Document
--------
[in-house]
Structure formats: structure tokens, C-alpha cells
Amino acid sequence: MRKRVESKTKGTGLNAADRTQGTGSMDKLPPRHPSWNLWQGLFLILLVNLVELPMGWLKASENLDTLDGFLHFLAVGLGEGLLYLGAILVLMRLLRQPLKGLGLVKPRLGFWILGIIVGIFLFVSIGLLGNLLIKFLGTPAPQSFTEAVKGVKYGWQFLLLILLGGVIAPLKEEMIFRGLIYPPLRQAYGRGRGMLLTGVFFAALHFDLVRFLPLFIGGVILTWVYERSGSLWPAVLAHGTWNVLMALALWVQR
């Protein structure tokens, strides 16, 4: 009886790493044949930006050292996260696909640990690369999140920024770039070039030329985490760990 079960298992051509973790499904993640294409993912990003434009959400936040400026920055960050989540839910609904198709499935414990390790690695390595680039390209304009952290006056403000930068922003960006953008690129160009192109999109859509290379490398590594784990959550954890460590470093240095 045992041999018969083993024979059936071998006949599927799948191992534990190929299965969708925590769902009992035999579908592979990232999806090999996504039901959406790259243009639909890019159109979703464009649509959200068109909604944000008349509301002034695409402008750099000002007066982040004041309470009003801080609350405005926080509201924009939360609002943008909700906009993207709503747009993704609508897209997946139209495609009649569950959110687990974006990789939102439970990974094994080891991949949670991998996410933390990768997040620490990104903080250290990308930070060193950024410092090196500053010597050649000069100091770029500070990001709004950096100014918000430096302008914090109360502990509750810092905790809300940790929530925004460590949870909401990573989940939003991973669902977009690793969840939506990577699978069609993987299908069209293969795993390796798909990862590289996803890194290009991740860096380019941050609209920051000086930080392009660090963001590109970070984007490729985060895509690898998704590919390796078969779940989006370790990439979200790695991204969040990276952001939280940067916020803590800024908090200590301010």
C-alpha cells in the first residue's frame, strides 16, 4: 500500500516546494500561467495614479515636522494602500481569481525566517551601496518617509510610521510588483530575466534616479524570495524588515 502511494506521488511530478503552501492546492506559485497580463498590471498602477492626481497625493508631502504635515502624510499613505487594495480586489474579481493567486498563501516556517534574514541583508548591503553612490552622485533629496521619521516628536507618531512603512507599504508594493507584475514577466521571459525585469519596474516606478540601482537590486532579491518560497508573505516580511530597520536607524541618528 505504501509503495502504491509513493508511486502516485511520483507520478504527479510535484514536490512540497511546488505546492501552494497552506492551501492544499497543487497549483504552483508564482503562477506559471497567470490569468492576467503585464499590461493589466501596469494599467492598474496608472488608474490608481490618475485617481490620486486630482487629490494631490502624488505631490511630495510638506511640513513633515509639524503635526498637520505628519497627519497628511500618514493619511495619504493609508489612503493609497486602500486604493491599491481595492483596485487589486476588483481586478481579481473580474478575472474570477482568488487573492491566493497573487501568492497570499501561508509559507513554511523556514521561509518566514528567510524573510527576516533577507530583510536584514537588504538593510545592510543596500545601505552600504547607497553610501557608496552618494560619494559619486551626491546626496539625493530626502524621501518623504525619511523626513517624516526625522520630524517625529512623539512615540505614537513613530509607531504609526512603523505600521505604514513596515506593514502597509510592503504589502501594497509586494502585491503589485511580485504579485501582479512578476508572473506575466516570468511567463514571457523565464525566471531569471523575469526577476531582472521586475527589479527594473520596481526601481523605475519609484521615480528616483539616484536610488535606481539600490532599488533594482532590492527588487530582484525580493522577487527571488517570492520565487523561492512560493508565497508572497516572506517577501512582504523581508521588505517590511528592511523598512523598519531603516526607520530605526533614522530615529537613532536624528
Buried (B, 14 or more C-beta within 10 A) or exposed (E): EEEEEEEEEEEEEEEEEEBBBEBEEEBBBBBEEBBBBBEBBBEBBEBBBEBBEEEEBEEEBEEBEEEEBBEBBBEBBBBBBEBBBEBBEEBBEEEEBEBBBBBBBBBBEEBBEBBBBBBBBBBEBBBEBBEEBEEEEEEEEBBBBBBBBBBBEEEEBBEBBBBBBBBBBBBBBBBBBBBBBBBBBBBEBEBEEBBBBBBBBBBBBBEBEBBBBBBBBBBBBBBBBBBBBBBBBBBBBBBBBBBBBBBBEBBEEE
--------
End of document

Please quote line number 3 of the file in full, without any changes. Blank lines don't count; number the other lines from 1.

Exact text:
Amino acid sequence: MRKRVESKTKGTGLNAADRTQGTGSMDKLPPRHPSWNLWQGLFLILLVNLVELPMGWLKASENLDTLDGFLHFLAVGLGEGLLYLGAILVLMRLLRQPLKGLGLVKPRLGFWILGIIVGIFLFVSIGLLGNLLIKFLGTPAPQSFTEAVKGVKYGWQFLLLILLGGVIAPLKEEMIFRGLIYPPLRQAYGRGRGMLLTGVFFAALHFDLVRFLPLFIGGVILTWVYERSGSLWPAVLAHGTWNVLMALALWVQR